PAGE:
Exclusive Q&A - David R. Ellis Talks Shark Night 3D
Who would have thought back in 1996, when stuntman-turned-director David R. Ellis made his directorial debut with a sequel to the family movie Homeward Bound that he would go down in movie history as one of the main faces of horror cinema of the 00s?
With two Final Destination movies and Snakes on a Plane in his filmography, David has already proven he knows a thing or two about big-budget action-packed horror movies that combine remarkable death scenes with lots of humor.
Now he comes back with his own take on the nature-"swimming"-amok horror sub-genre which started with Jaws.
Mikhael Agafonov: How does one move from directing Homeward Bound II: Lost in San Francisco to doing Final Destination 2?
David R. Ellis: After directing ‘Homeward Bound 2’ I went back to directing action (2nd Unit) of big event films. It was the work I did on the Matrix sequel (the freeway car chase) that got me the interview for ‘Final Destination 2’ because of the opening highway sequence in the movie.
MA: Does your stuntman past help you create better action scenes in your movies nowadays?
DRE: Being a stuntman helps me understand how the action is going to unfold and also the best way to capture it. By being a stuntman and coming up thru the ranks, it helped me understand what everyone's job was and understand their contributions to the film.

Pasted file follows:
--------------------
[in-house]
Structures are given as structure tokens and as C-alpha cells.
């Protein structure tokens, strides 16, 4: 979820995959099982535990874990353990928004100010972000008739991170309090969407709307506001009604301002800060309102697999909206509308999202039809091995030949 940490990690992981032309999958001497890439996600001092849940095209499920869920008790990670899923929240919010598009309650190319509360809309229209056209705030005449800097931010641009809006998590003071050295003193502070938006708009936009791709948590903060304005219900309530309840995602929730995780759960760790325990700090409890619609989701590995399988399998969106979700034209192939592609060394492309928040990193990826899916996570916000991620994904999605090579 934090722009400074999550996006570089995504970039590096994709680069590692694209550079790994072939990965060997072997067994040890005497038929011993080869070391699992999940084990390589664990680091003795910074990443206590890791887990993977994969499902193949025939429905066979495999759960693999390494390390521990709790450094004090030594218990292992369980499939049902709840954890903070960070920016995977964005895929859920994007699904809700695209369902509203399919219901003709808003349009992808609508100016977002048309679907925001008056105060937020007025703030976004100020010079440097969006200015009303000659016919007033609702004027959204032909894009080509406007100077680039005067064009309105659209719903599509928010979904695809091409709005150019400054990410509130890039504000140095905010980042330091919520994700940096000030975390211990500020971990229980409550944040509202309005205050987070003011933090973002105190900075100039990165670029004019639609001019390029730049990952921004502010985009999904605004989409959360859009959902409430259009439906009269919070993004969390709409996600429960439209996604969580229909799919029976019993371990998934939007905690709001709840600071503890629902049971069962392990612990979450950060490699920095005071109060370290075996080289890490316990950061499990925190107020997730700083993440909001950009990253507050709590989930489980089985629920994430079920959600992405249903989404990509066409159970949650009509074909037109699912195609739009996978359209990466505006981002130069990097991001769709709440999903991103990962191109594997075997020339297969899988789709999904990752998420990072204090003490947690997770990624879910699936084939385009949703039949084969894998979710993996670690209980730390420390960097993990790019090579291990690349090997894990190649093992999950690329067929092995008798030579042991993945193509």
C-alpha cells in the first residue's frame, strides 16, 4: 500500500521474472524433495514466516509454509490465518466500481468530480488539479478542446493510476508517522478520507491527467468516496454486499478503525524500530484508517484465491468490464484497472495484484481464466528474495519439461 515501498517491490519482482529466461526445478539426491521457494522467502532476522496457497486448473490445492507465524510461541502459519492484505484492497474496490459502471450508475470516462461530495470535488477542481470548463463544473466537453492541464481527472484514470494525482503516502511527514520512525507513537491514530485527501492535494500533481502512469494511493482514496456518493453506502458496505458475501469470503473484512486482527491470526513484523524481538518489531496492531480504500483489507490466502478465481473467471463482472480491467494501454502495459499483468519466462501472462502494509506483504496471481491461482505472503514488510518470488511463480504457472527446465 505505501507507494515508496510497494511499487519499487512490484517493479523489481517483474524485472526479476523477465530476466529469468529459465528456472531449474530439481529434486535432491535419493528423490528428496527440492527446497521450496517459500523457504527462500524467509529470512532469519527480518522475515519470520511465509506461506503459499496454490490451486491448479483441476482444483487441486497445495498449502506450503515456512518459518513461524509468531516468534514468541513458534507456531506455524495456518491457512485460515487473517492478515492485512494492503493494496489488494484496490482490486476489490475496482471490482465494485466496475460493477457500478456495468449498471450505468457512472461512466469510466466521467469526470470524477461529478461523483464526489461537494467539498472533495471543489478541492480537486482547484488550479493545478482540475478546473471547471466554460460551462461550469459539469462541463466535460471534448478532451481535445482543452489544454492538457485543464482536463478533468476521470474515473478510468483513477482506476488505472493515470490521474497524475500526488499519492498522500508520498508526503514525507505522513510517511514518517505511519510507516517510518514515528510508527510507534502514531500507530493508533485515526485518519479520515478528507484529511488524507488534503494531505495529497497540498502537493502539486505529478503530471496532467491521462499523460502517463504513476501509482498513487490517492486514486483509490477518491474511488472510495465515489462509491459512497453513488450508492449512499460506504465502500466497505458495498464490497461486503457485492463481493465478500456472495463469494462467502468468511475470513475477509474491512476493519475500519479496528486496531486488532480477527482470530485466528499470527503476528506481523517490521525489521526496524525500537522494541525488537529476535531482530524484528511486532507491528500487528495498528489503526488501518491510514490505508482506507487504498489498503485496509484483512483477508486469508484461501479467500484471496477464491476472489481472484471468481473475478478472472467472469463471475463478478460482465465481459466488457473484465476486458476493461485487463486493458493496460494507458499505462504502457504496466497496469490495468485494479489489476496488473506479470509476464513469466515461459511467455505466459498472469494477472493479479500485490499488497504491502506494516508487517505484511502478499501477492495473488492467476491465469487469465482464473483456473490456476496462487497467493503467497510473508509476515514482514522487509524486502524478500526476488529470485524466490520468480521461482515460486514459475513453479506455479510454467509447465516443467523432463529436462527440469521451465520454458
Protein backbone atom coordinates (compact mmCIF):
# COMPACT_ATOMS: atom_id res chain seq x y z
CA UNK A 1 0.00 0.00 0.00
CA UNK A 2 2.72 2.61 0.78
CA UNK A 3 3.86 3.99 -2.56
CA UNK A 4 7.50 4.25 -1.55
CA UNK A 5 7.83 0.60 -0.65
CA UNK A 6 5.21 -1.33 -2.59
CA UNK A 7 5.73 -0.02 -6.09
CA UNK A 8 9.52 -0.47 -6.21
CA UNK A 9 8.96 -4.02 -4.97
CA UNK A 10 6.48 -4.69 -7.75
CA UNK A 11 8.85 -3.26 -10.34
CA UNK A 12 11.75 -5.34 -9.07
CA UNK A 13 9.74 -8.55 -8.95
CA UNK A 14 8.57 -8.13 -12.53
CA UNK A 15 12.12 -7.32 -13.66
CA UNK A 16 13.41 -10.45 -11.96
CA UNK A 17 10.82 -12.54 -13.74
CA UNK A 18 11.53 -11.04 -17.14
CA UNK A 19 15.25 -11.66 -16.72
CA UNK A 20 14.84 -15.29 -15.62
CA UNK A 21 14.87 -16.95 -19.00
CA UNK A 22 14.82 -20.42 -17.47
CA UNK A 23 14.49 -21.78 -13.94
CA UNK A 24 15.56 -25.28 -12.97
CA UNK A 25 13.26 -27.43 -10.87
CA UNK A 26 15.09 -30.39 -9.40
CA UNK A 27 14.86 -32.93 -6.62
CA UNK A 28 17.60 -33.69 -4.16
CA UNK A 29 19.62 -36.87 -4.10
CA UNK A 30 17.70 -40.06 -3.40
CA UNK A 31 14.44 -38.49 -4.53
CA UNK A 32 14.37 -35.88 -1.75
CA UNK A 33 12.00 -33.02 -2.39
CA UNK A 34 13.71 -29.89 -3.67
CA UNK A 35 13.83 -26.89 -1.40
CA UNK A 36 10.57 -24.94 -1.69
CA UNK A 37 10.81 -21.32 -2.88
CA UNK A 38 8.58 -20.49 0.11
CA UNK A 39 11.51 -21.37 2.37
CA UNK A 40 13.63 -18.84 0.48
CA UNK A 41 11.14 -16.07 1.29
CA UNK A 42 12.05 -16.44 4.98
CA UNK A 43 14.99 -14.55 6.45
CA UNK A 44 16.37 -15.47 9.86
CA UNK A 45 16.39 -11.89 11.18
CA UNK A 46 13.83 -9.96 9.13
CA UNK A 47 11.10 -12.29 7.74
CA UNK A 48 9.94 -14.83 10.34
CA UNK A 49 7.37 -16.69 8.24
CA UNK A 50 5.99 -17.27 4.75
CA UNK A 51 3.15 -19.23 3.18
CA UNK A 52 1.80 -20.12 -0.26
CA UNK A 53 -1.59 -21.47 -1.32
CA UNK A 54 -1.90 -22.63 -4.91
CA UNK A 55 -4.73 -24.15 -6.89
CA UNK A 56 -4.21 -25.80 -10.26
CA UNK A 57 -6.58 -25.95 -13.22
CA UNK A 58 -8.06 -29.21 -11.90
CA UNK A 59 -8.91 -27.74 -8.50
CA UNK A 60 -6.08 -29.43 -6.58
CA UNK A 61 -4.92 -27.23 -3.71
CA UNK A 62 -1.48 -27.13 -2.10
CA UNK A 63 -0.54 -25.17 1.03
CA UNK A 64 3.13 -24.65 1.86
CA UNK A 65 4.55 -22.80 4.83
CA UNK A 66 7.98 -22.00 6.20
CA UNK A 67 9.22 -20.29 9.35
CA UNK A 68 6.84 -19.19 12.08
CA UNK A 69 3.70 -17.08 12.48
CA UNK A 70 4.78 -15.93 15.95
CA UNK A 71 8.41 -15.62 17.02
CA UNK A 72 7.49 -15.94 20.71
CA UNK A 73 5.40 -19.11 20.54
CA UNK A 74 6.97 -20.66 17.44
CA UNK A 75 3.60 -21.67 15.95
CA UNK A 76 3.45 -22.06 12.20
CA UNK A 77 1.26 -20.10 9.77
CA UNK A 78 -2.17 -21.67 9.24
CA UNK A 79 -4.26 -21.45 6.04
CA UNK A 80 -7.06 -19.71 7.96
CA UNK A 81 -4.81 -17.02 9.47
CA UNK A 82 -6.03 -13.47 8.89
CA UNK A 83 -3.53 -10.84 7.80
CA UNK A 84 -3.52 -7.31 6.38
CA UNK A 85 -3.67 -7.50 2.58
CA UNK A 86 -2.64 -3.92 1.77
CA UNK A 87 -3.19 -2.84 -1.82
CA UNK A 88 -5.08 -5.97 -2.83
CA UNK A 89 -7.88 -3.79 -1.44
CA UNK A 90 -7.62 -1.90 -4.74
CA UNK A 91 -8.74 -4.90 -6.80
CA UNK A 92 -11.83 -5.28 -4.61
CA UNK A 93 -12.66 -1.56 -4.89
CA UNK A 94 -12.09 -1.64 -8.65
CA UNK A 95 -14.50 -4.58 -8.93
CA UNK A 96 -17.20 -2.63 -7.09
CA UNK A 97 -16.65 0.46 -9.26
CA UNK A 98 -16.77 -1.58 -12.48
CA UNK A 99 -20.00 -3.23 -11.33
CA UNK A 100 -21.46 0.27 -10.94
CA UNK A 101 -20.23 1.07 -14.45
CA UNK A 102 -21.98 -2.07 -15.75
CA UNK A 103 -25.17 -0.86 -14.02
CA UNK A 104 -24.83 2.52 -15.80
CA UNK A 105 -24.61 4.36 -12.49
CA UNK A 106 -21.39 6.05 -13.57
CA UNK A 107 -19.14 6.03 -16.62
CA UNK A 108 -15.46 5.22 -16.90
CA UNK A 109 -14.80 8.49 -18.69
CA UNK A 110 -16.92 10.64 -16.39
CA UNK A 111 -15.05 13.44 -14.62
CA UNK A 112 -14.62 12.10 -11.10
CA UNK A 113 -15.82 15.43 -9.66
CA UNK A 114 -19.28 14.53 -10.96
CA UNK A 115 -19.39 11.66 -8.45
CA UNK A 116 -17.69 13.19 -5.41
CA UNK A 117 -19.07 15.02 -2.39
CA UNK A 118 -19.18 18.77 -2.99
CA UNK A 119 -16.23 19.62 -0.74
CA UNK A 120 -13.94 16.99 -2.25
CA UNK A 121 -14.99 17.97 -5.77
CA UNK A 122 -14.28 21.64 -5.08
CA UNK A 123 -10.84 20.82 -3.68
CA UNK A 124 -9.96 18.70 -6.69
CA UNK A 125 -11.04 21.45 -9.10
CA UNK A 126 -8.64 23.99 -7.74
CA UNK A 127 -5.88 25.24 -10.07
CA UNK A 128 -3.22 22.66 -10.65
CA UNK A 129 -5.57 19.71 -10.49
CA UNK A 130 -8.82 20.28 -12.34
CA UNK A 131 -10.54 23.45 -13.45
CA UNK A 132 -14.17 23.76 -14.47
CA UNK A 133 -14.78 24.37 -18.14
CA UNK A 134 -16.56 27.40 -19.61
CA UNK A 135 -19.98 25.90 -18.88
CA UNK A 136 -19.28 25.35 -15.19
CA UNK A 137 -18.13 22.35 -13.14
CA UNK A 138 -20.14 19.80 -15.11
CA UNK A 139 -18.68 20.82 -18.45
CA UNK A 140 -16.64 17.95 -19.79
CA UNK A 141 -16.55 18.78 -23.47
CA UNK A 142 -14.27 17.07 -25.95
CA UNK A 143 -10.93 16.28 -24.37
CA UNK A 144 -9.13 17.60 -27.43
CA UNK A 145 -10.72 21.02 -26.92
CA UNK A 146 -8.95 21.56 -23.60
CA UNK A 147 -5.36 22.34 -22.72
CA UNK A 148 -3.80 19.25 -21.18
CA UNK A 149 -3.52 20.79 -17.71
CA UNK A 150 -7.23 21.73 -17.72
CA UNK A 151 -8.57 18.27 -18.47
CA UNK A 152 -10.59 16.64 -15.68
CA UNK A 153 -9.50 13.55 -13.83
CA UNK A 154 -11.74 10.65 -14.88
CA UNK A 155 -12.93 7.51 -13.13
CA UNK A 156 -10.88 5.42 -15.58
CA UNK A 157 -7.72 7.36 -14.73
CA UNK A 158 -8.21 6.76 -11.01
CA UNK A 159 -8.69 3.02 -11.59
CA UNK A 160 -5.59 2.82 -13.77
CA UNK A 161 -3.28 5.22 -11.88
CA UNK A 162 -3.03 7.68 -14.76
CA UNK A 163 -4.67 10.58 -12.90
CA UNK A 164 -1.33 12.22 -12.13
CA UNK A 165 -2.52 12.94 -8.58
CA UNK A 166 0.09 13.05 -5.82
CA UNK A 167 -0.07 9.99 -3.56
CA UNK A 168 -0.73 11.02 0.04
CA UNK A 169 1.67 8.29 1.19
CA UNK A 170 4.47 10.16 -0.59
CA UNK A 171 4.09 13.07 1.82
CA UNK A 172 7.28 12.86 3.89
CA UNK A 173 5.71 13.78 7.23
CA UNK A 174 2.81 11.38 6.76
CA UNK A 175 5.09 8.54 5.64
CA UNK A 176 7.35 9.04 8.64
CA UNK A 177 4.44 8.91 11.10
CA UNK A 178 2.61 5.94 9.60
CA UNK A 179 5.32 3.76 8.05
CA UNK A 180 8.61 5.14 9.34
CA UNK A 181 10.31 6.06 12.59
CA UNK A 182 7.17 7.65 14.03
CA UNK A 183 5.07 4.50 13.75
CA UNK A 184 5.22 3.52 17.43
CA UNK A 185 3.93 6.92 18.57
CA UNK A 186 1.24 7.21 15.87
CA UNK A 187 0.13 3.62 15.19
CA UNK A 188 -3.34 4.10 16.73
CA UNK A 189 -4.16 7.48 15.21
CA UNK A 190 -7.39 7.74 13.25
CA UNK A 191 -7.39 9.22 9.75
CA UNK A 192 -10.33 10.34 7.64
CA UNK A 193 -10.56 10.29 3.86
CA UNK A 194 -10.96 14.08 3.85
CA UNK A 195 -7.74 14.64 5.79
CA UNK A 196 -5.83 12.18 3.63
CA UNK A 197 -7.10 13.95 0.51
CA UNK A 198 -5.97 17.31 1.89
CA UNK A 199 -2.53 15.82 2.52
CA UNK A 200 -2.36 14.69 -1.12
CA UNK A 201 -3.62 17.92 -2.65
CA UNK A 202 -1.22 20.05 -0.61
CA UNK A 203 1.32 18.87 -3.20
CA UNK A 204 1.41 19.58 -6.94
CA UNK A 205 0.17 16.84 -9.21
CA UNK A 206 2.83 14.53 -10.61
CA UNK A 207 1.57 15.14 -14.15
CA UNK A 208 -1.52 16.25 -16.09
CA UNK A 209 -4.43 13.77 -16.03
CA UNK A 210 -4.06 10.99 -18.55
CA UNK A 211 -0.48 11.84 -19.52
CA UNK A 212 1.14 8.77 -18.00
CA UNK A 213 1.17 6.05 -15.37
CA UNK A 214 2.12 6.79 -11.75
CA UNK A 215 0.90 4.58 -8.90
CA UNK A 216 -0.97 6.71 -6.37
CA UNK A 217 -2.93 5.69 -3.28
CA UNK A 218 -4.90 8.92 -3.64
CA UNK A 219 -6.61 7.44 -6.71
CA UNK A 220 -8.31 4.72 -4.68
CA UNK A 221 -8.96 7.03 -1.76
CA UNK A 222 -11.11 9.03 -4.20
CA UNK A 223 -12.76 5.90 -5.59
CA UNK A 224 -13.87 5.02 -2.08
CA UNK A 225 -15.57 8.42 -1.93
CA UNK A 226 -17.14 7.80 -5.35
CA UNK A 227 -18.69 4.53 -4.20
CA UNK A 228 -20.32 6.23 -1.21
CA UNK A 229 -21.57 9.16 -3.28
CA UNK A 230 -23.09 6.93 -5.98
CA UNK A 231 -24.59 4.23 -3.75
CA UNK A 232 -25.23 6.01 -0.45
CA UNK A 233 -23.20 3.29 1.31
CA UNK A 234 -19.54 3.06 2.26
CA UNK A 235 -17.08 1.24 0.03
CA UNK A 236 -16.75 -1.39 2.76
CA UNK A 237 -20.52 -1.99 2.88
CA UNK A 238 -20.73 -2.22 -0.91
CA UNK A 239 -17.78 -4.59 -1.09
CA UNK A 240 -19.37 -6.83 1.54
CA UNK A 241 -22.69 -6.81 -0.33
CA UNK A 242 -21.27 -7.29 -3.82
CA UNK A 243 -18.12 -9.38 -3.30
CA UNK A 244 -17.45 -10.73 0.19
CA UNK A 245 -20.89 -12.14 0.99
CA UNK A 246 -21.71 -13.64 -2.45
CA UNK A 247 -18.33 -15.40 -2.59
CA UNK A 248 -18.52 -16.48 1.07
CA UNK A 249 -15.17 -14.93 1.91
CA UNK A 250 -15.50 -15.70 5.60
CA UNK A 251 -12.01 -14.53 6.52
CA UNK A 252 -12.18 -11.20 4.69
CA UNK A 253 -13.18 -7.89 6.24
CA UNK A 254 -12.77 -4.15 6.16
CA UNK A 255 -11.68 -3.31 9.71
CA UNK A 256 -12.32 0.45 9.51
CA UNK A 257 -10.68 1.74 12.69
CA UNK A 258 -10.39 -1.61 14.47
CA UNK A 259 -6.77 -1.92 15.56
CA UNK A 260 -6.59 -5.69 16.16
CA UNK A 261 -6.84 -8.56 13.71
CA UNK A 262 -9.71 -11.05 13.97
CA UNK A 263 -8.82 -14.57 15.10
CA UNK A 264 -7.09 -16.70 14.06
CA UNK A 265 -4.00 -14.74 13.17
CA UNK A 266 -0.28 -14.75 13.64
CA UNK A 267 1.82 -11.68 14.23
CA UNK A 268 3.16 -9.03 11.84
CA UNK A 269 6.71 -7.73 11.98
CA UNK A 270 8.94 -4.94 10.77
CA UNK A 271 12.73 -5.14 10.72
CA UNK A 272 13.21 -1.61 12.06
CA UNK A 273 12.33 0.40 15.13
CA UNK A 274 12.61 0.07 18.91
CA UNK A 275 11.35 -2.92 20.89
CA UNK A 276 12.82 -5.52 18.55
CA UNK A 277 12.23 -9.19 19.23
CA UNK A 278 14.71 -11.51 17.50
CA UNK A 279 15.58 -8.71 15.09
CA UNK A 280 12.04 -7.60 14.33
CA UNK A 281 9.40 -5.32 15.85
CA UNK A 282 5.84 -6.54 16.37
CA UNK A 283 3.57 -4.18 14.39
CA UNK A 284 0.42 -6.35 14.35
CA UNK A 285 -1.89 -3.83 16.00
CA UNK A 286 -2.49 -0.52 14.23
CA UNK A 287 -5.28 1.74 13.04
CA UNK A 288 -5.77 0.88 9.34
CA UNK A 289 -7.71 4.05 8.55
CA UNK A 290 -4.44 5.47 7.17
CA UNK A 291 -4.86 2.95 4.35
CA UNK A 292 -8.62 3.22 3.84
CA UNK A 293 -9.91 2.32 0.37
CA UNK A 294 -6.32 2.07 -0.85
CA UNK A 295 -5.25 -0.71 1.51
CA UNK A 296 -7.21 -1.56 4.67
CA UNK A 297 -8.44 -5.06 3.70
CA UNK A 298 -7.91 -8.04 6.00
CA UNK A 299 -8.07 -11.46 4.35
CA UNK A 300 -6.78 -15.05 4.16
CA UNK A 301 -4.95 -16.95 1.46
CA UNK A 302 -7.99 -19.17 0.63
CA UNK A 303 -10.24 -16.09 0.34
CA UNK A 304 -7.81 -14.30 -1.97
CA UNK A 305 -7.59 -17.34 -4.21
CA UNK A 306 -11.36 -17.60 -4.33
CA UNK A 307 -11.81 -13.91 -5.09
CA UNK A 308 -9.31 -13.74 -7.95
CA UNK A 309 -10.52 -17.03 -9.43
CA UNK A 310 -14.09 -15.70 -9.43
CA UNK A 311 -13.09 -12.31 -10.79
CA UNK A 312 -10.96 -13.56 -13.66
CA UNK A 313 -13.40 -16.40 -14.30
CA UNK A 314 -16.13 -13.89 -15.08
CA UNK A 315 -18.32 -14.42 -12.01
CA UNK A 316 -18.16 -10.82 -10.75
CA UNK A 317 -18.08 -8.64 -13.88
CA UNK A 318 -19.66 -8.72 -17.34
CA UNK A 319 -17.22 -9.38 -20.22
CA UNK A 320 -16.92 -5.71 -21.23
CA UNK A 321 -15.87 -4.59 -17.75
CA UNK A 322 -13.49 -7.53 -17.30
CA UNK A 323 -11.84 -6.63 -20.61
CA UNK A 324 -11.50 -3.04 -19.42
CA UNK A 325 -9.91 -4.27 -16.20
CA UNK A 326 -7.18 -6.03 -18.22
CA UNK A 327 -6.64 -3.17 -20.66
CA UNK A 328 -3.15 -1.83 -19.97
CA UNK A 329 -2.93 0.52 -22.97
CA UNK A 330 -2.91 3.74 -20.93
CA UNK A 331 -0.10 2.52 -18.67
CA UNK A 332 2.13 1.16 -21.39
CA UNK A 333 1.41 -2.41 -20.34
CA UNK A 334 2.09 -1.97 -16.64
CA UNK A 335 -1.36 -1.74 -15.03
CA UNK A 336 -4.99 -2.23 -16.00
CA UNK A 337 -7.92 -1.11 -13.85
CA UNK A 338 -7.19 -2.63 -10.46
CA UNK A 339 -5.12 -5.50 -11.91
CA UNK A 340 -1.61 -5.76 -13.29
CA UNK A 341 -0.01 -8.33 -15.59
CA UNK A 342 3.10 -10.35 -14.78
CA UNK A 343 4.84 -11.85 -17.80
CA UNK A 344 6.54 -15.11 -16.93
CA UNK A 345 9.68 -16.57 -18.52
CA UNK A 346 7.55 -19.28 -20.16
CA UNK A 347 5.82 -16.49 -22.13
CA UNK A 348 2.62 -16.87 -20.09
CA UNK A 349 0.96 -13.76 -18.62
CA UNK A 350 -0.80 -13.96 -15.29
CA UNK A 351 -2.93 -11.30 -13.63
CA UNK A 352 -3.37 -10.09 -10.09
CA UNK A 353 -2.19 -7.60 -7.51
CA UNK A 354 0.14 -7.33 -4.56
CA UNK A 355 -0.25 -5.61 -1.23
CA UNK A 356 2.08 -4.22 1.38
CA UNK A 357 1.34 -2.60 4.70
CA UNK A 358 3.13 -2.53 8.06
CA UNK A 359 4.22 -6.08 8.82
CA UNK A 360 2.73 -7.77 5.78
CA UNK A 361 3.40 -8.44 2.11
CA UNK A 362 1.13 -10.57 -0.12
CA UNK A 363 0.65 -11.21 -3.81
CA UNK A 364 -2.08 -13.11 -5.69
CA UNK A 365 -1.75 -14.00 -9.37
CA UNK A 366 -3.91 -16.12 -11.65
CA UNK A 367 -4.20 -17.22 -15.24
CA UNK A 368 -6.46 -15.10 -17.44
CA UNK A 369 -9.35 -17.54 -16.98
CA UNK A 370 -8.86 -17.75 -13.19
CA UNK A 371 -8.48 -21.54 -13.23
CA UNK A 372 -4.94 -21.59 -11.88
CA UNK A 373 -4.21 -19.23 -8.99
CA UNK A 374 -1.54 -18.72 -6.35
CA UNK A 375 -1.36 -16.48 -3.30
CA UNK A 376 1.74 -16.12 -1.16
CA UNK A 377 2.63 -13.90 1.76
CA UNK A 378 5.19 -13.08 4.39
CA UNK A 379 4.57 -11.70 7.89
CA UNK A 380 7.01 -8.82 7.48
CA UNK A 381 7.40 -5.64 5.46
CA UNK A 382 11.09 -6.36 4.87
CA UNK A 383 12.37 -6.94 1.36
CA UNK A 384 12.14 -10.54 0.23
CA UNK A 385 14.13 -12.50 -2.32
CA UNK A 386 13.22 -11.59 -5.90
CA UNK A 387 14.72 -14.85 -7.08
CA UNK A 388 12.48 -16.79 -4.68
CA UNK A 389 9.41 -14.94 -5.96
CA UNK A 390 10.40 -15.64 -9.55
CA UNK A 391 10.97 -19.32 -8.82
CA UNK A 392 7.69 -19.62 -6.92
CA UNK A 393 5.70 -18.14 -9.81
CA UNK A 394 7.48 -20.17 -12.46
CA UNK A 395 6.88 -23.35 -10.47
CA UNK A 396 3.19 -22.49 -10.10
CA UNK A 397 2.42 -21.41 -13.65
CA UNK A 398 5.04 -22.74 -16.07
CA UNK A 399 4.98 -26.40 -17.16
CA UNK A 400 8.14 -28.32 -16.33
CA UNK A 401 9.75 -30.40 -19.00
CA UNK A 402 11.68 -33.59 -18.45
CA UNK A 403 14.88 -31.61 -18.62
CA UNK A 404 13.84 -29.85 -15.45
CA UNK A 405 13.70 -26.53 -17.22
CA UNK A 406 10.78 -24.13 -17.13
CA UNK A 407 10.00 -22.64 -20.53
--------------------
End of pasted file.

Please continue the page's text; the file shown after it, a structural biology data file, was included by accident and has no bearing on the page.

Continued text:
MA: You’ve done lots of horror movies by now. What’s the key to a good horror film?
DRE: The key to a good horror film is to keep the audience guessing, and to scare them when they are not expecting it.
MA: Sharks have been a vital part of horror movies for a long time ever since Jaws. What makes them so appealing?
DRE: People have a natural fear and interest in sharks, 'Jaws' was a big part of that.
MA: How does 3D technology help when you’re doing a horror movie? Do you think 3D will stay popular for a while?
DRE: I love 3D, it is an interactive experience for an audience and the depth of the 3D world is amazing. Is it overused, yes, but I think it will stay with us for the right projects.
MA: With Shark Night you have a very attractive cast with lots of familiar faces. How important is good casting to a horror movie in your opinion?
DRE: It is all about cast. With the best script, if you do not have the right cast, your movie will suck!
MA: Is there a sequel possibility to Shark Night?
DRE: If ‘Shark Night’ does well at the box office we will definitely see a second one.
MA: Snakes on a plane had a tremendous amount of Internet hype. How good is the Internet as a marketing tool?
DRE: The Internet is a great market tool, but you cannot rely on it as the only way to get your film out to your fans.
MA: Final Destination franchise seems to be far from over. Will you return to it in the future?
DRE: I have done two ‘Final Destination’ movies. So I’d love to look for an action comedy instead of another ‘Final Destination’ sequel.
MA: And finally - what’s your favorite death scene you ever shot?
DRE: I liked when the kid in ‘Final Destination 2’ got squashed by the plane of glass outside the dentist office.
Thanks to David for speaking with Dread Central.
Relativity Media’s Shark Night 3D stars Sara Paxton (Superhero Movie, Last House on the Left), Dustin Milligan (“90210,” Slither), Chris Carmack (“The O.C.”), Joel David Moore (Avatar, Hatchet) and Katharine McPhee (The House Bunny).
Look for it in theatres on September 2nd.
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